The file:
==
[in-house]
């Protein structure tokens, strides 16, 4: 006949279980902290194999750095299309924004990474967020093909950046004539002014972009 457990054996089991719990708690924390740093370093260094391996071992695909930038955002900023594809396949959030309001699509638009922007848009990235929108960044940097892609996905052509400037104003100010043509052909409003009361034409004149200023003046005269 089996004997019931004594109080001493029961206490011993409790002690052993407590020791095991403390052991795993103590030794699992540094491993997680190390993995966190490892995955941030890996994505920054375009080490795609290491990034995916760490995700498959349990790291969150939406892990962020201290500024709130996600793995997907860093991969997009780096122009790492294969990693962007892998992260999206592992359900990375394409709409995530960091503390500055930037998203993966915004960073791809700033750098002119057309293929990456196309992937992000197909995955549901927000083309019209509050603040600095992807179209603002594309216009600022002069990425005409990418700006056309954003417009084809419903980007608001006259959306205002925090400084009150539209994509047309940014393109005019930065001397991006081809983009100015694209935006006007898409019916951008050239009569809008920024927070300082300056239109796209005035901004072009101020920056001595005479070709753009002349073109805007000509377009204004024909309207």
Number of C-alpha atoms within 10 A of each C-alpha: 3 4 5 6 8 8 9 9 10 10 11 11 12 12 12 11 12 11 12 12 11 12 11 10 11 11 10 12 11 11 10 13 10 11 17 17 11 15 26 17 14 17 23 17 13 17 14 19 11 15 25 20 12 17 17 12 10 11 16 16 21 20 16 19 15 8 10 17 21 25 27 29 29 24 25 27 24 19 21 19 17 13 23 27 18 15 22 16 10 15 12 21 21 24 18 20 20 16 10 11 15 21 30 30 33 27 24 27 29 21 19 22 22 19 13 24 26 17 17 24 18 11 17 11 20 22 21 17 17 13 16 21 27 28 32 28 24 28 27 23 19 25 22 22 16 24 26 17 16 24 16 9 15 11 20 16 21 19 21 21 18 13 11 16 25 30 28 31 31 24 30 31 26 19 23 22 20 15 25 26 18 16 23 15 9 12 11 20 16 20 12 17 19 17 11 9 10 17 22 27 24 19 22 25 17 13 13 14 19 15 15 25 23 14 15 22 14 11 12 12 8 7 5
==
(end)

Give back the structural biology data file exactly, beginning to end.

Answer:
[in-house]
């Protein structure tokens, strides 16, 4: 006949279980902290194999750095299309924004990474967020093909950046004539002014972009 457990054996089991719990708690924390740093370093260094391996071992695909930038955002900023594809396949959030309001699509638009922007848009990235929108960044940097892609996905052509400037104003100010043509052909409003009361034409004149200023003046005269 089996004997019931004594109080001493029961206490011993409790002690052993407590020791095991403390052991795993103590030794699992540094491993997680190390993995966190490892995955941030890996994505920054375009080490795609290491990034995916760490995700498959349990790291969150939406892990962020201290500024709130996600793995997907860093991969997009780096122009790492294969990693962007892998992260999206592992359900990375394409709409995530960091503390500055930037998203993966915004960073791809700033750098002119057309293929990456196309992937992000197909995955549901927000083309019209509050603040600095992807179209603002594309216009600022002069990425005409990418700006056309954003417009084809419903980007608001006259959306205002925090400084009150539209994509047309940014393109005019930065001397991006081809983009100015694209935006006007898409019916951008050239009569809008920024927070300082300056239109796209005035901004072009101020920056001595005479070709753009002349073109805007000509377009204004024909309207």
Number of C-alpha atoms within 10 A of each C-alpha: 3 4 5 6 8 8 9 9 10 10 11 11 12 12 12 11 12 11 12 12 11 12 11 10 11 11 10 12 11 11 10 13 10 11 17 17 11 15 26 17 14 17 23 17 13 17 14 19 11 15 25 20 12 17 17 12 10 11 16 16 21 20 16 19 15 8 10 17 21 25 27 29 29 24 25 27 24 19 21 19 17 13 23 27 18 15 22 16 10 15 12 21 21 24 18 20 20 16 10 11 15 21 30 30 33 27 24 27 29 21 19 22 22 19 13 24 26 17 17 24 18 11 17 11 20 22 21 17 17 13 16 21 27 28 32 28 24 28 27 23 19 25 22 22 16 24 26 17 16 24 16 9 15 11 20 16 21 19 21 21 18 13 11 16 25 30 28 31 31 24 30 31 26 19 23 22 20 15 25 26 18 16 23 15 9 12 11 20 16 20 12 17 19 17 11 9 10 17 22 27 24 19 22 25 17 13 13 14 19 15 15 25 23 14 15 22 14 11 12 12 8 7 5